Ohio American History & Genealogy


1816 Ohio Gazetteer
Painesville to Putnam

Painesville, a very flourishing post township of Geauga county, on the southern shore of Lake Erie. "It includes the mouth of Grand River; and is the most populous and flourishing of any in the county. The town or village is situated on the western bank of the river, about three miles from its mouth. On entering the river, the harbor is sufficiently deep and capacious; and a vessel may unload, by placing a single plank from the deck to the shore. It is believed the harbor may be made permanent without very great expense. This town contains a post office, 6 stores, a saw and grist mill, a fulling mill, sundry carding machines, a carding machine factory, a very extensive tannery, a distillery, three blacksmiths' shops, one tinner, three physicians, one lawyer, two taverns, with sundry mechanics not here mentioned. Perhaps no place on the Connecticut reserve is advancing with equal rapidity." In tins township is also laid out the town of Grandon. Adjoining Painesville, on the east, a bridge 400 feet long, is thrown across Grand River, where the great east and west road along the lake crosses it. This bridge is free from toll, it being built "principally by subscription, the industry and public spirit of the citizens of this section of the country superseding the necessity of toll bridges."

Paint, a township in the northeastern corner of Fayette County.

Paint Creek, a western branch of Scioto River. It rises in the southwestern corner of Madison County, near the source of Little Miami; from whence it runs southeastwardly 35 miles, across Fayette County by Washington, and along the southwestern borders of Ross County, when it turns and runs in a somewhat northeastwardly direction, 15 miles, thence eastwardly 10 miles farther, where it joins the Scioto River 5 miles below Chillicothe. Its principal branches arc North, Rattlesnake, and Rocky forks. Paint creek is a remarkably long stream for the quantity of water which it usually contains at its mouth: and, together with its numerous branches, waters an extensive portion of valuable country.

Painter Creek, a western brook of Stillwater rivulet.

Paintville, a recently laid off town in Wayne County, 15 miles southeast from Wooster on the road leading from that town to New Philadelphia.

Palmyra, a post township in the eastern borders of Portage County.

Parkman, a post town or village in Burton Township, near the southeastern corner of Geauga County.

Paxton, a township of Ross County.

Pee Pee, a township of Pike County, in which is a ferry across Scioto River, 19 miles south from Chillicothe, on the road from thence to Portsmouth.

Perry, a township of Clermont County.

Perry, a township of Gallia County.

Perry, a township of Geauga County, situated between Painesville and Madison.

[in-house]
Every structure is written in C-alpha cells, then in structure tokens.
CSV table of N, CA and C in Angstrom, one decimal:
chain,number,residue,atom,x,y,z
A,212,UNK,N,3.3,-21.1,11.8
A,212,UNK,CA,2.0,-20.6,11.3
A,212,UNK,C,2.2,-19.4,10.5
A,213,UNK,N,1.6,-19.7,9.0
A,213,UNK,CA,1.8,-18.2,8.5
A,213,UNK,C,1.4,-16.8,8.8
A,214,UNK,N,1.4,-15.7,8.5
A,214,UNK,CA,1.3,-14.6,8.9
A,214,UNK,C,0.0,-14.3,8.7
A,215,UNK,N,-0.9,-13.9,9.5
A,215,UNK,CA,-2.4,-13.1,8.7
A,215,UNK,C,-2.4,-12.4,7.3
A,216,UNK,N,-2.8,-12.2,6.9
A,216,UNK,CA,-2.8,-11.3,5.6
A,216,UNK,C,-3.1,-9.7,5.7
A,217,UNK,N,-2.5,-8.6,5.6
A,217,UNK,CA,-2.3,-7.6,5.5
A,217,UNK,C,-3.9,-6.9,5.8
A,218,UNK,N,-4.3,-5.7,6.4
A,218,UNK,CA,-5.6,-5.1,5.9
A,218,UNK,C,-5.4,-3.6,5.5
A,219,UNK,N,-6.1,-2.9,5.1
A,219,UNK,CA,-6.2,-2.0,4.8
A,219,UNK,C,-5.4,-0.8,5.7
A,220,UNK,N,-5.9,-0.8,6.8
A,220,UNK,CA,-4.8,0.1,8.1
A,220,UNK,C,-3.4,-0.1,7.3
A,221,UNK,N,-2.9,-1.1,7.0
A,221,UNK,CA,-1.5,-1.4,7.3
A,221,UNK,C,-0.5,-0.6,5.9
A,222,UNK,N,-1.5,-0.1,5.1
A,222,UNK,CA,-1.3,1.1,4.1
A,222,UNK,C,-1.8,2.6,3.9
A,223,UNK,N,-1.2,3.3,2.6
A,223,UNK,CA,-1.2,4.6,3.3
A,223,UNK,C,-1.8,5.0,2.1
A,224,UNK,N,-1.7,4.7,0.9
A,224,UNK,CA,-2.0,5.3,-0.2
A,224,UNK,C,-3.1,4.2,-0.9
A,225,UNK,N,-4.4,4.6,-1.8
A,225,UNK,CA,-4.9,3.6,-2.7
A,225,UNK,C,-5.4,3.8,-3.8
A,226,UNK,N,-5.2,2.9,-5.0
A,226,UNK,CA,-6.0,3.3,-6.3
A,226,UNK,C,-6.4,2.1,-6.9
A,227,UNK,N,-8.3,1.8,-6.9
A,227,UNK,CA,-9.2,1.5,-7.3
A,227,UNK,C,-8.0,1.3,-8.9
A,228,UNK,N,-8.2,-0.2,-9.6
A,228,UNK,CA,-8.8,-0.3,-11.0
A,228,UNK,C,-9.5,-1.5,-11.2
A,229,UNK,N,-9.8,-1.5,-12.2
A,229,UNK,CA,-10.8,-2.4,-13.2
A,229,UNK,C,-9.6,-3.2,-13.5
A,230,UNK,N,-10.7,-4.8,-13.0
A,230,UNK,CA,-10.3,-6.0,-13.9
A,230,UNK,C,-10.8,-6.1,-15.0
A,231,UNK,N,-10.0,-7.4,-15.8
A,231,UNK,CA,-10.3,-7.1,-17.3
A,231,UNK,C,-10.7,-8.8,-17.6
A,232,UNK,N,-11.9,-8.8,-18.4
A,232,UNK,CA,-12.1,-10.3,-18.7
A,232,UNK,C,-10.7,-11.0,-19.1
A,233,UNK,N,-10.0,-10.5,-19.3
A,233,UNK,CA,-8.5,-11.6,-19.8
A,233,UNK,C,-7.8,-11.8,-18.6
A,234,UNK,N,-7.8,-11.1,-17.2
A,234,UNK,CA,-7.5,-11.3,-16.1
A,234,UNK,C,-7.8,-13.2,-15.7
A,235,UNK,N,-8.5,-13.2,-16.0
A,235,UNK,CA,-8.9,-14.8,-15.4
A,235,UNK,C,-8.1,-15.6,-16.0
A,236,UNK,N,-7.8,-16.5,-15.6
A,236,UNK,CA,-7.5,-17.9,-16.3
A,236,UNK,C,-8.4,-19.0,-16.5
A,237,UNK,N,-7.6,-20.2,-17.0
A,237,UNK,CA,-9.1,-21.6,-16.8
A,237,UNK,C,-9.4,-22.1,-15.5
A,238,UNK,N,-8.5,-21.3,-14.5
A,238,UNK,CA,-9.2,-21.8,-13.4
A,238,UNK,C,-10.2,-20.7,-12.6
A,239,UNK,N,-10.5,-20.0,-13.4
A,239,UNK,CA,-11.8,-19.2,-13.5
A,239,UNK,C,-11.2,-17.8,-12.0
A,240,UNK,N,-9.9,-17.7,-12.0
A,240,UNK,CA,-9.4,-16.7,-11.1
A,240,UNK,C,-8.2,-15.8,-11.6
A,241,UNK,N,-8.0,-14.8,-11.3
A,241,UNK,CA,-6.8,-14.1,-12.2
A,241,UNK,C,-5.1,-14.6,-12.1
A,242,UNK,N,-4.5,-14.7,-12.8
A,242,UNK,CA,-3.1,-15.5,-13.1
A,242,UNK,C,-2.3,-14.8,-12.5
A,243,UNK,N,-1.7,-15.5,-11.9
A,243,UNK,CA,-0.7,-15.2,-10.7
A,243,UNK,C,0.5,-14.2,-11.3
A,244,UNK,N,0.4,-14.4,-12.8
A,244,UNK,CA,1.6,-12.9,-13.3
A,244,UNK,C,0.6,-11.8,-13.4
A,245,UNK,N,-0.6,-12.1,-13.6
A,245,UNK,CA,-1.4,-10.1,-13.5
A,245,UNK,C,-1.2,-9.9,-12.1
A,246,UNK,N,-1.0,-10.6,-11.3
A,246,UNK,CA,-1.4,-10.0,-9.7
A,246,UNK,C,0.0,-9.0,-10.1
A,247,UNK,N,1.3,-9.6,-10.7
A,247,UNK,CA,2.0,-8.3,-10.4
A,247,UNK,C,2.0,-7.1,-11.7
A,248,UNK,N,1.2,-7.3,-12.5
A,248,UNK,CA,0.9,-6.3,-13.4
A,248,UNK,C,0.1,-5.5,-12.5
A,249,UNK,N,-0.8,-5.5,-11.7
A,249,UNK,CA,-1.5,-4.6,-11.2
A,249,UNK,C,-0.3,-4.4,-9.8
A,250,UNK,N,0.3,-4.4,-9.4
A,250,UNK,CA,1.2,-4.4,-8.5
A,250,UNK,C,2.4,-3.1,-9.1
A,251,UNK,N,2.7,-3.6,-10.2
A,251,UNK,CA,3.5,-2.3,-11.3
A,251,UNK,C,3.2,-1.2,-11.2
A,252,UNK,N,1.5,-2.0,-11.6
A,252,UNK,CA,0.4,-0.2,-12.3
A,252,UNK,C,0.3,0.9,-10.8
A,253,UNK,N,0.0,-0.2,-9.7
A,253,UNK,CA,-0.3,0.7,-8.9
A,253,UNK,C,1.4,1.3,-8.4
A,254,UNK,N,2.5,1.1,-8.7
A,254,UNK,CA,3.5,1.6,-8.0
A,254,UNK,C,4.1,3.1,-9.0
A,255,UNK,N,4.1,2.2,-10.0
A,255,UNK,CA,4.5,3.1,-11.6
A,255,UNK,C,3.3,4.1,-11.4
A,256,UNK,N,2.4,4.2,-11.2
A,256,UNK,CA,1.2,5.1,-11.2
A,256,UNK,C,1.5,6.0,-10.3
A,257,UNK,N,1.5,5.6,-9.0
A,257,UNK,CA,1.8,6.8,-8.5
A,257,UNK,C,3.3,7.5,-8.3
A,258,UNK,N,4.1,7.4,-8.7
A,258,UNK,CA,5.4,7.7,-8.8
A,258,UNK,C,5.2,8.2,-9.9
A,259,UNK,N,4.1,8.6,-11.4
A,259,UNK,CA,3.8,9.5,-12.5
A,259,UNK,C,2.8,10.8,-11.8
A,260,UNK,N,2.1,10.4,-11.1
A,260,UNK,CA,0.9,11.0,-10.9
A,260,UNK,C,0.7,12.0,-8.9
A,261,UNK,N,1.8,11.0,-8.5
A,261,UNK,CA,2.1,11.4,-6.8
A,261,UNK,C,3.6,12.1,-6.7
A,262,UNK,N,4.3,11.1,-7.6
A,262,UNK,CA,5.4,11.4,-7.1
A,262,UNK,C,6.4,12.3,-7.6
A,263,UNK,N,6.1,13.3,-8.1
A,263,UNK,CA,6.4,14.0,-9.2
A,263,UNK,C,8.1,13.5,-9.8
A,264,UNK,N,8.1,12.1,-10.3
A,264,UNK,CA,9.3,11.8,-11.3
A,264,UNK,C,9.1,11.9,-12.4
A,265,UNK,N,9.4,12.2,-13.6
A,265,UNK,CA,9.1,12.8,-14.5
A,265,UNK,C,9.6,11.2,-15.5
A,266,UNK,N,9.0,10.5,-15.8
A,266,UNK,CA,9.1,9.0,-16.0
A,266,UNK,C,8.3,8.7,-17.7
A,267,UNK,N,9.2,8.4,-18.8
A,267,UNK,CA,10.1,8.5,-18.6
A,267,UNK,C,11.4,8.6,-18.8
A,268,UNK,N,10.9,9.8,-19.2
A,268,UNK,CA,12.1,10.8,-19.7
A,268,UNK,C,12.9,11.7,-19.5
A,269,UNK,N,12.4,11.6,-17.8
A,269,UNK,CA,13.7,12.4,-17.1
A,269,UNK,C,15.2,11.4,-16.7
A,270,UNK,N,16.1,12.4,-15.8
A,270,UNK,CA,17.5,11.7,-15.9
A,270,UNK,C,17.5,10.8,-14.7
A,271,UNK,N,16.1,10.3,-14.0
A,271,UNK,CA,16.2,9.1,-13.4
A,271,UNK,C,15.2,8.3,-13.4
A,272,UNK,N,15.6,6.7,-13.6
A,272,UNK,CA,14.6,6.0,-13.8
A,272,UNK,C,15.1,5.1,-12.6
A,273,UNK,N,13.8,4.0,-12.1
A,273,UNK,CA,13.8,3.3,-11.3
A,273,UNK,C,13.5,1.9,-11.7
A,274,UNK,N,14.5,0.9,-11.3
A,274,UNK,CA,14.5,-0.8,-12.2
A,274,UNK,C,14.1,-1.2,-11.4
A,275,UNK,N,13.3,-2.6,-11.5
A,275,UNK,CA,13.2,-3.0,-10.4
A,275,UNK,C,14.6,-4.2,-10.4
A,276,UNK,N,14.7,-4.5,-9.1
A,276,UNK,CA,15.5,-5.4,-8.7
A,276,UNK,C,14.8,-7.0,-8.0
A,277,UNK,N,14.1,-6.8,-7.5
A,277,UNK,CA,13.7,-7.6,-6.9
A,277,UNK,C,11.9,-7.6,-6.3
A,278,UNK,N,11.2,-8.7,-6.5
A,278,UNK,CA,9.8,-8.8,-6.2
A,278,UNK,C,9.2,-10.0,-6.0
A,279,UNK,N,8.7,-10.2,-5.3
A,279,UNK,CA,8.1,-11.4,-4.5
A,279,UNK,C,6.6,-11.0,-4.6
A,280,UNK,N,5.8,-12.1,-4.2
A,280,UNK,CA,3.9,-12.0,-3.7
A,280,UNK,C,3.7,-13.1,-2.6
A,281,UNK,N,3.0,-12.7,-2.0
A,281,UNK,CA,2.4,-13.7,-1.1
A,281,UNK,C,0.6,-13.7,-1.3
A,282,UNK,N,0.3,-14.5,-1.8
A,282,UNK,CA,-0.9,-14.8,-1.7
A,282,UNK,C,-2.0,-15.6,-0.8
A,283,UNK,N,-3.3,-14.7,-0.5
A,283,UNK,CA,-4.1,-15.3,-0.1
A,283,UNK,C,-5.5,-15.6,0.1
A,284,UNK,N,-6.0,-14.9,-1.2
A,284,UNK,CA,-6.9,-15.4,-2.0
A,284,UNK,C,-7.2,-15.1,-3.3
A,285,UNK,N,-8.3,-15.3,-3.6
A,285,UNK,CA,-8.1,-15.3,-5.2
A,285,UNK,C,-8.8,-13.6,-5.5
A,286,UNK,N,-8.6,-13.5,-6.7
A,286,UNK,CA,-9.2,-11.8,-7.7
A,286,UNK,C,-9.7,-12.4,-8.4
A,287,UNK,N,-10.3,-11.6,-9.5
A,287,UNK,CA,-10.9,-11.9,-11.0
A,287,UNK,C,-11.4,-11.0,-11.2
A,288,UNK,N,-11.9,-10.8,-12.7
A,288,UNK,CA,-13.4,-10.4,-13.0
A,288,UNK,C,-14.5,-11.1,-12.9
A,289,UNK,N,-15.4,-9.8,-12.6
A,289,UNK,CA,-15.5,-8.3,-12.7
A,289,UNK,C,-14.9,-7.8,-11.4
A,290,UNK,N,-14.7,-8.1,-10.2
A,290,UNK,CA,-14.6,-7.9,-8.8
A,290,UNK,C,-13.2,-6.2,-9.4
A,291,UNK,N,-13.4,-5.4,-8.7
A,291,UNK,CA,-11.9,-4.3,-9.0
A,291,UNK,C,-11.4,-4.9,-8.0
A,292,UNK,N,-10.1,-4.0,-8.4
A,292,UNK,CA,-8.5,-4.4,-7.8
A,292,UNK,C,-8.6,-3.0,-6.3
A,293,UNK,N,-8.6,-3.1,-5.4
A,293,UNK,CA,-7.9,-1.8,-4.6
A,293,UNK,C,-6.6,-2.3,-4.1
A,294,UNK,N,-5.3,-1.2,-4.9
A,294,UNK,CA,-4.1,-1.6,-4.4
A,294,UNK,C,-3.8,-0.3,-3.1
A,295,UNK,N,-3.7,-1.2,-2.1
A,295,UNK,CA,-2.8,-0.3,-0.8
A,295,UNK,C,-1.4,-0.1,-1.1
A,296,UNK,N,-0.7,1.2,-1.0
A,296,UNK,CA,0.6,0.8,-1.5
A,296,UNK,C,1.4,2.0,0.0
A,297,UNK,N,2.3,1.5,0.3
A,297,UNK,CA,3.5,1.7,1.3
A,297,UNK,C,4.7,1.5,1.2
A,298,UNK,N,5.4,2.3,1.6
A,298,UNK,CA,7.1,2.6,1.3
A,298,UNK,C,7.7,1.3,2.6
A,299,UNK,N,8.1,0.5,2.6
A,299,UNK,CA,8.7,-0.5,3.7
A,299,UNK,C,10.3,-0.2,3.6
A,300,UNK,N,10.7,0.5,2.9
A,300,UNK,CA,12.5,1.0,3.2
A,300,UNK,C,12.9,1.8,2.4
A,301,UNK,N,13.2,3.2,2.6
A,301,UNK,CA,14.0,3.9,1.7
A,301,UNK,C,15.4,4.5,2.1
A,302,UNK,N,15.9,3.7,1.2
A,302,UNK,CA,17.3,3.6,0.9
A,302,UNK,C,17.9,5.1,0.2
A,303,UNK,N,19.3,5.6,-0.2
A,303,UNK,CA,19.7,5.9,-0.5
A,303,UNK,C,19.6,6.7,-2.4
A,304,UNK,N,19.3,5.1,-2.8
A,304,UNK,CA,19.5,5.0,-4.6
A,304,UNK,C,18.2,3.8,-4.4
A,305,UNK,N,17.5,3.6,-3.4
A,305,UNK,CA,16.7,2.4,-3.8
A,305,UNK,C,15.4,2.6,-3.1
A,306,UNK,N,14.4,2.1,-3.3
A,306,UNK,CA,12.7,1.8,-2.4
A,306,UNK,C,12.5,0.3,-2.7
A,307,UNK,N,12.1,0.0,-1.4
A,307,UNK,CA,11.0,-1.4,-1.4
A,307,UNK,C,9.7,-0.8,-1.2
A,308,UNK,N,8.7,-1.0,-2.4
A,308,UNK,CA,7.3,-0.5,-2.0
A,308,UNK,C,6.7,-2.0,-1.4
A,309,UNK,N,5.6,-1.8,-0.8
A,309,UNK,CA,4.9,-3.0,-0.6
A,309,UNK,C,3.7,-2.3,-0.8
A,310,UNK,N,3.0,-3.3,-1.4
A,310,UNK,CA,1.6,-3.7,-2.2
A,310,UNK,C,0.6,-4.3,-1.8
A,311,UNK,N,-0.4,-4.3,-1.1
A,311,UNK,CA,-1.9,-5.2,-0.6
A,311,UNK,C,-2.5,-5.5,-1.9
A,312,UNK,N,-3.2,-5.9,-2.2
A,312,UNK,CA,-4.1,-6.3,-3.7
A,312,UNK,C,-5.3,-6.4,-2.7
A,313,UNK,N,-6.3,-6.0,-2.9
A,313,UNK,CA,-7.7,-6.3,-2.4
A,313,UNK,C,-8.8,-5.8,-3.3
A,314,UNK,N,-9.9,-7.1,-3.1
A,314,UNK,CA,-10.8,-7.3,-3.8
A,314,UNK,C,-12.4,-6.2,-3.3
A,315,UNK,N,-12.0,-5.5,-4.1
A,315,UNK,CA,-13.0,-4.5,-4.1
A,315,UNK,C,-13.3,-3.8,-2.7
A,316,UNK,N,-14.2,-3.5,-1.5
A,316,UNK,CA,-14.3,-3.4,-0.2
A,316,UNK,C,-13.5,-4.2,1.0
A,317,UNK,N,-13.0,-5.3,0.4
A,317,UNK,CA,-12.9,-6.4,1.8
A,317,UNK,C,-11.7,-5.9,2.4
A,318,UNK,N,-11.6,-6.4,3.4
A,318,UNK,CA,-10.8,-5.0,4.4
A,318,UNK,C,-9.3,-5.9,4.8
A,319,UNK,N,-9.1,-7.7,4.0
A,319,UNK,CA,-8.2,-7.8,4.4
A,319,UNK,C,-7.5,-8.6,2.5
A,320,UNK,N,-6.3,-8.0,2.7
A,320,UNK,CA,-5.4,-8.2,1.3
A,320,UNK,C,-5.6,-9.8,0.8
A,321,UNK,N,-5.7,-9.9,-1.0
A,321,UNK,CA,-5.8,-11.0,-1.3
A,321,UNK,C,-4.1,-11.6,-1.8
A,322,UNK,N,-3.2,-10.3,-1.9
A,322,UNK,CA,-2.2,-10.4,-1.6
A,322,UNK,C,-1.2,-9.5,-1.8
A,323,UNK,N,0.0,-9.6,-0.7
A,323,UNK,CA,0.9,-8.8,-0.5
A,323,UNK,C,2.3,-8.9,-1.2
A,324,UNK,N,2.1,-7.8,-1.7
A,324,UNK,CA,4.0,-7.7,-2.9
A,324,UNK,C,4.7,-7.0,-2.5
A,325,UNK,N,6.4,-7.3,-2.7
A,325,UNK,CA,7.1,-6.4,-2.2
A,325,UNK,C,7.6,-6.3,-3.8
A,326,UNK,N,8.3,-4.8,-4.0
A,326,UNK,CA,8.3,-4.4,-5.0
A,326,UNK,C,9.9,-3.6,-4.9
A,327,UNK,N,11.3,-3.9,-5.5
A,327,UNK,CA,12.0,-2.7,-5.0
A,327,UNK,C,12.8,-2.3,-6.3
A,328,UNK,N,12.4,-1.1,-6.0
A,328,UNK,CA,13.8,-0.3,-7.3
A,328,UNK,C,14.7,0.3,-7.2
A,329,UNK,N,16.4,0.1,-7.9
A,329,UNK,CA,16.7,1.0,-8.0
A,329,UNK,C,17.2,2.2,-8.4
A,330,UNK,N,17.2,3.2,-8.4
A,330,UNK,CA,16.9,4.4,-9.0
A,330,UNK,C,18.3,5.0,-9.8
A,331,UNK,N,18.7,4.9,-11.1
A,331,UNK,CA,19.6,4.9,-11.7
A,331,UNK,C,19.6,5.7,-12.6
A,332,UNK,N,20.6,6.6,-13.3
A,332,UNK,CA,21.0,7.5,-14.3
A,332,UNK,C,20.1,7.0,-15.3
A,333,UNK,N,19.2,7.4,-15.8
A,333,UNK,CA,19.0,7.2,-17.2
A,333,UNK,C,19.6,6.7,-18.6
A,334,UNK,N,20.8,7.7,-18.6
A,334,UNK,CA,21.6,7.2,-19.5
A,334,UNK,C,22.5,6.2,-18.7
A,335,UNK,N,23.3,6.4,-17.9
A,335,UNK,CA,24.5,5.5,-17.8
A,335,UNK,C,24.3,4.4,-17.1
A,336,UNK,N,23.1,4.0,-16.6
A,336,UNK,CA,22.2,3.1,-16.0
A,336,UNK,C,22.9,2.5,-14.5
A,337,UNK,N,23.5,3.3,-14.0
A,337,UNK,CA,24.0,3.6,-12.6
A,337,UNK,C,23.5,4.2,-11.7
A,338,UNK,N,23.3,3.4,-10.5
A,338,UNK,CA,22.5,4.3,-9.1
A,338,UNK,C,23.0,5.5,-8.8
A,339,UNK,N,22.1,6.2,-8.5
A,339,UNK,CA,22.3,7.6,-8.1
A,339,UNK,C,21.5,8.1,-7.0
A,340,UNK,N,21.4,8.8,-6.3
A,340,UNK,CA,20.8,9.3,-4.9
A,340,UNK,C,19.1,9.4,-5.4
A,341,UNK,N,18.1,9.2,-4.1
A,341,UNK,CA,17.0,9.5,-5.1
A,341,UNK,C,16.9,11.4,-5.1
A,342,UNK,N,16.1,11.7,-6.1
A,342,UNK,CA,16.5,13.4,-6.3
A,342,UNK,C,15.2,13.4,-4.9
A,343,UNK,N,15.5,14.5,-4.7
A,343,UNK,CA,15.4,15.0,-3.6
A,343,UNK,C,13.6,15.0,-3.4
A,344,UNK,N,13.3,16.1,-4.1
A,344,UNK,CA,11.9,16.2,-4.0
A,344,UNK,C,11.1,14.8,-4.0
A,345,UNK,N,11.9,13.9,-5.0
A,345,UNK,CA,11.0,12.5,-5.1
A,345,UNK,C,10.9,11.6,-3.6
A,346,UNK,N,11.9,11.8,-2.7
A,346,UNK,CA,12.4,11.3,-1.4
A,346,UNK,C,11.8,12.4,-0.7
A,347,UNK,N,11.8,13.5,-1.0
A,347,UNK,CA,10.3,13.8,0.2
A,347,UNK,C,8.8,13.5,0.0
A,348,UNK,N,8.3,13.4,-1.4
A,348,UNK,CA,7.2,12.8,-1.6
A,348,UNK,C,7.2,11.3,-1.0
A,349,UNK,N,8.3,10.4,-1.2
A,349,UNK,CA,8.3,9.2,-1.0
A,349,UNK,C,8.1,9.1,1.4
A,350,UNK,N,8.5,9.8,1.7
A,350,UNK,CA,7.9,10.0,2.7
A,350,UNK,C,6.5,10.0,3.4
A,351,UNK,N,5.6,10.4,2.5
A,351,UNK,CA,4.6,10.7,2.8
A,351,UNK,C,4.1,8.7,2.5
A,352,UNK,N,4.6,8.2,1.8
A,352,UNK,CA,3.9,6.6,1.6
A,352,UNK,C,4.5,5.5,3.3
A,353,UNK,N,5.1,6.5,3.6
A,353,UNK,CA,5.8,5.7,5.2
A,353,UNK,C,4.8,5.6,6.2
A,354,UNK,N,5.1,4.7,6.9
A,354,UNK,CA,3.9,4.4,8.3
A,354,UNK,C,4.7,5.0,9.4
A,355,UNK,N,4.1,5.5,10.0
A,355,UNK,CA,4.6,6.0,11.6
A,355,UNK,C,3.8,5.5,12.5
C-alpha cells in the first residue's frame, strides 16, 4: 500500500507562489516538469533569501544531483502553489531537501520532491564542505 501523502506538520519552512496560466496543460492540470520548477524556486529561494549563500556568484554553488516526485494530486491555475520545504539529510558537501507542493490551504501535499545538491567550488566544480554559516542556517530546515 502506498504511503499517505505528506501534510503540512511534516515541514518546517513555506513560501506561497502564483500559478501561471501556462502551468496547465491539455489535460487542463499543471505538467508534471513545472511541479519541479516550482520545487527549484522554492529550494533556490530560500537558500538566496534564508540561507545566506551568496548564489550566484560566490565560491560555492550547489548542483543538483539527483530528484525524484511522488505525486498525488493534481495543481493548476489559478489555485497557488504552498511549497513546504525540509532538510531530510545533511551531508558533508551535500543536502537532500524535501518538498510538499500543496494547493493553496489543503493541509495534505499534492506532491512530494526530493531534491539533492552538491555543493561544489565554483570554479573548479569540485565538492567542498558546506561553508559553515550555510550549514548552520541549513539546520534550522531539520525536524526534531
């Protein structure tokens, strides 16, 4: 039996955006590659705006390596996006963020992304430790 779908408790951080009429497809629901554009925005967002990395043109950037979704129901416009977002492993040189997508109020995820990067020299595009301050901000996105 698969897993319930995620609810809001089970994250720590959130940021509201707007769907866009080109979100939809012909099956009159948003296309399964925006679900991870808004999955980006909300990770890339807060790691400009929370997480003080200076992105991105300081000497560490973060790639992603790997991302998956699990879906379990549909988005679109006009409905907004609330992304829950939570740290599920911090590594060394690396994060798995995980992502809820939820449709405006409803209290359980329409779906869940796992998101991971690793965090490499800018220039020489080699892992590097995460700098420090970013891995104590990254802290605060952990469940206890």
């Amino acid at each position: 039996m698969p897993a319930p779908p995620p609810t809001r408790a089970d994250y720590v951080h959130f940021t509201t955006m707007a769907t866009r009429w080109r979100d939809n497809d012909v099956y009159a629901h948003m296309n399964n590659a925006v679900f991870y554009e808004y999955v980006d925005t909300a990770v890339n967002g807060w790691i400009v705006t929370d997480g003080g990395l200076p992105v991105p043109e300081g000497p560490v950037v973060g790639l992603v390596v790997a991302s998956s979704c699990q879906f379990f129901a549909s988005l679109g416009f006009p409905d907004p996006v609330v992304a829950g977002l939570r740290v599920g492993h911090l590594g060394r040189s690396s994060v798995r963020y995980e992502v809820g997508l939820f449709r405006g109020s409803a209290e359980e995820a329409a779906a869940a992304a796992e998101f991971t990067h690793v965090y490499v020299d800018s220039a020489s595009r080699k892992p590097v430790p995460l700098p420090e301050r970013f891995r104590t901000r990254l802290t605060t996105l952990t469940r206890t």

Perry, a township of Stark County.

Perry, a township of Wayne County.

Perrysburg, the name given to a town plat recently laid out at the lower rapids of the Maumee River. It is particularly so called in honor of Captain Perry, who won his celebrated naval victory, a short distance from the mouth of that river.

Perrysville, a township of Richland County, on an eastern fork of Mohiccan creek.

Petersburg, a small town in the eastern borders of Columbiana County, 14 miles easterly by north from New Lisbon.

Philadelphia, new. [See New Philadelphia]

Pickaway, a fertile interior county, bounded on the north by Franklin, east by Fairfield, south by Ross, and west by Fayette and Madison counties. It is 22 by 21 miles in extent; containing 470 square miles. It has a population of 9260 inhabitants; and property valued at 1,446,407 dollars. It contains likewise the four towns of Bloomfield, Circleville the county seat, Livingston and Jefferson. A considerable portion of the land, especially on the eastern side of Scioto River, is of a very superior quality; and produces almost immense quantities of the different kinds of grain. Scioto River runs from north to south through nearly the middle of the county. The other principal streams are Lower Walnut, Darby and Deer creeks.

Pickaway, a township of the county just described.

Pickaway Plains, a remarkable level and fertile body of and in Pickaway County, 3 miles below Circleville. These plains lie a little eastwardly from Scioto River, in somewhat a circular or rather an eliptical form with the longest diameter from northeast to southwest, being about 7 miles in that direction, by 3 1-2 from northwest to southeast. These are natural plains, without a tree or shrub within reach of the eye, excepting along the distant borders in the surrounding horizon, which is nearly equal to that obtained at sea.

Pike, a township of Stark county.

Pike, a new township of Fairfield County.

Pike, a township in the northwest corner of Madison County.

Pike, a southern county, bounded north by Ross, east by Jackson, south by Scioto and Adams counties and on the west by Highland county. It is 32 miles long from east to west by 15 broad from north to south; containing 400 square miles. Population 2300. County seat Piketon. A considerable portion of the land is rough and hilly: but several tracts of valuable land are however interspersed in various parts.

Piketon, a post town and county seat for the above described county. It was laid out early in 1815, on the eastern side of Scioto River; 19 miles below or south from Chillicothe, on the great road leading from thence to Portsmouth, and 26 miles north from the town last mentioned.